Soon after, his two roommates began a small grow operation in the basement of the Weber County home where they lived, and Zeke helped care for the crop. That’s where he began to learn the best practices for growing the “kindest” kind bud around.
“This was an op-er-ation,” he says, accentuating each syllable, “with an actual light system, not just some seed you put in a pot and put outside. You get duct work, you get lights, you get electricity, carbon dioxide.”
For more on the methods of cannabis growing, read
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The marijuana business merely supplemented his income; he maintained a day job installing appliances and luxury products in homes. After a year—and three or four harvests—he moved out and didn’t grow for several more years. It was always a fear of getting caught and going to jail that kept him from growing—which he says is inherently more risky than selling small amounts.
“But I was always selling,” so around 2001, he took another stab at growing pot. “It’s a no-brainer in any business: If you can just create the product you’re buying to sell, you may as well just create it to sell,” says the Weber State University business graduate.
That experiment was also short-lived, as life got in the way. “We had a few [plants] in the closet there for a minute that we were holding for a friend, and then I had one of my own that I did, but it wasn’t really much to speak of.” Before he expanded the operation, the girlfriend whom he lived with had a death in her family that rocked their relationship. They broke up, he moved out, and his first real attempt at creating his own marijuana farm ended.
But not for long. In 2002, he was living with a new set of two roommates in rural Weber County. “We had the best there was to offer,” he says. “We were stoked. We were all organic, even then.”
He says the giant outdoor-grow operations frequently seized in Utah are like the “Walmarts” of the cannabis industry. Not only are local growers completely independent of the mountainside super-growers—which both law enforcement and Zeke say are primarily agents of Mexican cartels—the locals have open disdain for the giants.
“I’ve always been in a special part of the industry because I have super-progressive friends and most [growers] don’t even go organic. Most people … go hydro, they use Miracle-Gro, and I never have,” he says, complaining about the chemical pollution and litter he says mega-growers leave in the national forests.
Around 2004, Zeke was caught with about a quarter ounce of marijuana for his personal use that an officer found in his car. He spent the night in jail on suspicion of driving under the influence and eventually took a plea deal that involved no more jail time.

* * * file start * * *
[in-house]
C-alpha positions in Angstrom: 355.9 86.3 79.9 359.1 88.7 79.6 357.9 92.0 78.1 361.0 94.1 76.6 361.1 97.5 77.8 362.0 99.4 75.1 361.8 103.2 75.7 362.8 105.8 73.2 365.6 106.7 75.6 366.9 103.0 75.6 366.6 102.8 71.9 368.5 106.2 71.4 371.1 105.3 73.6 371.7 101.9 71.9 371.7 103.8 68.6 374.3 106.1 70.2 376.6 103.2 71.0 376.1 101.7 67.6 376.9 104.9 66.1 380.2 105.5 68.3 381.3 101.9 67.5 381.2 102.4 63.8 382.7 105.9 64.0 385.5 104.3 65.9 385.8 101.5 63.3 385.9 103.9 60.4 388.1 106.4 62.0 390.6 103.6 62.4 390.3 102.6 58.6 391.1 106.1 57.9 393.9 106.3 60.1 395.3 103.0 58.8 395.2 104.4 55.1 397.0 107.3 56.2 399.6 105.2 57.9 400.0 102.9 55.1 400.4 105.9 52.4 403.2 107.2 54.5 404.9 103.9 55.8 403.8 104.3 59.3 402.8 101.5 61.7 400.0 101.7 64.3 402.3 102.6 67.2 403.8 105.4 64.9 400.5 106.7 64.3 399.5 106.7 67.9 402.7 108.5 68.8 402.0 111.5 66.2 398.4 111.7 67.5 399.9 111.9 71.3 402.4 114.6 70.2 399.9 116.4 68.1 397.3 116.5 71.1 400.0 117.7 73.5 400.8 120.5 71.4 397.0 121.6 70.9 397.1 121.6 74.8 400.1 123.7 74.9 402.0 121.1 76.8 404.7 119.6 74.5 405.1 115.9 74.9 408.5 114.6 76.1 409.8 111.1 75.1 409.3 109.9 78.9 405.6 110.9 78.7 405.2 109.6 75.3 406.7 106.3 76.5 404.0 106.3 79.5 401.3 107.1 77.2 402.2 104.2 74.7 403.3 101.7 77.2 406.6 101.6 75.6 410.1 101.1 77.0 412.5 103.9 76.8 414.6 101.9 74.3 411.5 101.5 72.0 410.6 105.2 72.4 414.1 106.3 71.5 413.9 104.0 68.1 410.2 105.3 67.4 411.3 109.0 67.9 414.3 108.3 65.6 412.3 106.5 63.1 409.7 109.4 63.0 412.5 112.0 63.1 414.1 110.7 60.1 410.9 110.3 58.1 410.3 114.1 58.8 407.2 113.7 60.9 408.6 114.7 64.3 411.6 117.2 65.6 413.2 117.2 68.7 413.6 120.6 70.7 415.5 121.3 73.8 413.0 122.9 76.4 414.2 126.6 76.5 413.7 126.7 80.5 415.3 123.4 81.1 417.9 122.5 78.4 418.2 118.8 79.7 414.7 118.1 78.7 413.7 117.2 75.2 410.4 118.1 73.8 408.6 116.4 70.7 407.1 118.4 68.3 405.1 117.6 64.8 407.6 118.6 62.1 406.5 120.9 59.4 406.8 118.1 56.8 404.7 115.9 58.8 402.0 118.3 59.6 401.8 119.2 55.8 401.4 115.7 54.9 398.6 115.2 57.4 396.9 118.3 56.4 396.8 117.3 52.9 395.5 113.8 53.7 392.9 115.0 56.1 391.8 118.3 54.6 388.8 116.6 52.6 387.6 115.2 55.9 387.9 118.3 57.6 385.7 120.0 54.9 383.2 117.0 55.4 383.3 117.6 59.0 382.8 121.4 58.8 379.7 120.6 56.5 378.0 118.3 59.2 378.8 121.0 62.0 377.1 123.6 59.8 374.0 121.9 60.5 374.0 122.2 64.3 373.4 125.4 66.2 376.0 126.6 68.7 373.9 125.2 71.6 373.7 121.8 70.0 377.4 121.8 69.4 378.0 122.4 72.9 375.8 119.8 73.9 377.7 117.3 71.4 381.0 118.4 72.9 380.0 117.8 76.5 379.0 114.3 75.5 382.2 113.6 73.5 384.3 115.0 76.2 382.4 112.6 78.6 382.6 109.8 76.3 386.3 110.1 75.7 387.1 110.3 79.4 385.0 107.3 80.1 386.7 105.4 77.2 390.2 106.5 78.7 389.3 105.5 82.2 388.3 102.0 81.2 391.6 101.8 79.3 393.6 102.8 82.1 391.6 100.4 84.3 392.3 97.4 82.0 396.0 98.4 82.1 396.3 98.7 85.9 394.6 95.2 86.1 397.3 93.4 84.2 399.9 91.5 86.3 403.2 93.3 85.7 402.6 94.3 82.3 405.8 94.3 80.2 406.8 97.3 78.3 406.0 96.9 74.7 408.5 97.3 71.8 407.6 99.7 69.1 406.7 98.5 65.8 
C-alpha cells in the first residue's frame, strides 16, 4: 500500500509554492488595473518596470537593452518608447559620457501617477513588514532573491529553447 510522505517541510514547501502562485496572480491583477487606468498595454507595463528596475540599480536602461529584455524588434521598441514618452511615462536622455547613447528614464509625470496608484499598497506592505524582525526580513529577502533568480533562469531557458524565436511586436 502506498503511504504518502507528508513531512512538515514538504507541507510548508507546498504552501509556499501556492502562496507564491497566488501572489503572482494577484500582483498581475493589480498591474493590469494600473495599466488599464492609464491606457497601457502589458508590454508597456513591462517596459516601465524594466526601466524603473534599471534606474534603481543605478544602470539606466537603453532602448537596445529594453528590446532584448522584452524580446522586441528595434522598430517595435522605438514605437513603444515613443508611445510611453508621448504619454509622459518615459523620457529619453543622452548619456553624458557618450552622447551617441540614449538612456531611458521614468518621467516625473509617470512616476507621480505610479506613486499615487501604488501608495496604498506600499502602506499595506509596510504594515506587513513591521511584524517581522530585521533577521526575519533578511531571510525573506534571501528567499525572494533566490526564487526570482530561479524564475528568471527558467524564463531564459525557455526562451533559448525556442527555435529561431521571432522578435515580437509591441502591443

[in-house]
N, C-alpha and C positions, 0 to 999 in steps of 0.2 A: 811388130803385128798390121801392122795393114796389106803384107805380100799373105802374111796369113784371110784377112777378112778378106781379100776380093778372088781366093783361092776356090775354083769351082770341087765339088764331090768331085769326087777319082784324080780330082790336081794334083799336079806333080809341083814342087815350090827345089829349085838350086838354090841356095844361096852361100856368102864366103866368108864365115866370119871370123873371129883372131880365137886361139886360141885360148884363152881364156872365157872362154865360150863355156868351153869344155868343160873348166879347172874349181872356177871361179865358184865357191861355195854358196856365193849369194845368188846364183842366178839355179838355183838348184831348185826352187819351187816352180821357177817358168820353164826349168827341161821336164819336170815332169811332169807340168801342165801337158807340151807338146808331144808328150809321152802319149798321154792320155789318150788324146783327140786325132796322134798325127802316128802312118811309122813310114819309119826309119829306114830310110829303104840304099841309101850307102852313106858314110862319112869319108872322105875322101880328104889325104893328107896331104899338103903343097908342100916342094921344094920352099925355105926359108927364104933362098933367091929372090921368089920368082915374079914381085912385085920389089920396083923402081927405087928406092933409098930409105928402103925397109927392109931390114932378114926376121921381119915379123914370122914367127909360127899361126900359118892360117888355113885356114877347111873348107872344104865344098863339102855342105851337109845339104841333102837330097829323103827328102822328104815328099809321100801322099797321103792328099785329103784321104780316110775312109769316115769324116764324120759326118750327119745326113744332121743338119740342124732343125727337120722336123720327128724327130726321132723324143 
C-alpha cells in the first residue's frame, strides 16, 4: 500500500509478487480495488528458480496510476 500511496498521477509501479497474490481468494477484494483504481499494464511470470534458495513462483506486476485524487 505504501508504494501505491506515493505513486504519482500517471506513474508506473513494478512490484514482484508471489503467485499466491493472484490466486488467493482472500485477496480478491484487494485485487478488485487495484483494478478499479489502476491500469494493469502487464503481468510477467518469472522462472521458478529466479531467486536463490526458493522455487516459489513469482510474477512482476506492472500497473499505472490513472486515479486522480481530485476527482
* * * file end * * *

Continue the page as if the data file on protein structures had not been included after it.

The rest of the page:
That one night in jail reminded him of what he already knew: He was engaged in a very risky business. As a result, for the next two years, during the housing boom, he focused entirely on his day job, which on unusually good days brought in $800 per day, but $200 to $300 per day wasn’t uncommon. He bought a house in Salt Lake County in 2006 and might have never grown marijuana again but for the bust in the housing market.
“I pretty much lost my job in ,” he says. “Within a year of buying my house, both companies [he did contracting for] shut down ... It didn’t slow down, it halted. I didn’t have work for months at a time.”
He did odd jobs to get by, like painting, laying tile, moving, even gambling, but before long, he was visiting friends in California and bringing back small amounts of marijuana and sundry equipment—like a spare light his friends weren’t using. His basement became a cannabis farm.
The odd jobs were nothing compared to the $4,000 per month his basement grow house generated. It was “ghetto fabulous” he says. “I was struggling to make my mortgage each month. I had no money, but I’m pulling off some pretty sick nuggets that helped me keep my house. … That only came to an end because I came out here [to California]. My second opportunity to return to the promised land arose. I took it and sunk my ship in Utah.”
He says he could have made his basement a $40,000 per month operation, but he fears that the resulting electric bill would have tipped off police.
He’s now part of a team, getting paid $3,000 per month to tend to a number of plants, though he wouldn’t say exactly how many. He’s worked in all sorts of communities, from Mendocino to Humboldt counties, even near Sacramento in Grass Valley, but always with friends he’s known for years. As a one-man grow show in Utah, he spent a lot of time at home without many guests, tending to his plants and keeping a low profile.
“I felt very vulnerable in Salt Lake that I would get robbed,” he says, explaining why guests rarely—if ever—were invited over. But he still worries about getting robbed in California, too. “In Utah, the biggest worry is police, and in California, if you’re abiding by the rules they’ve given you to be in this industry, your biggest worry isn’t police, it’s being robbed.”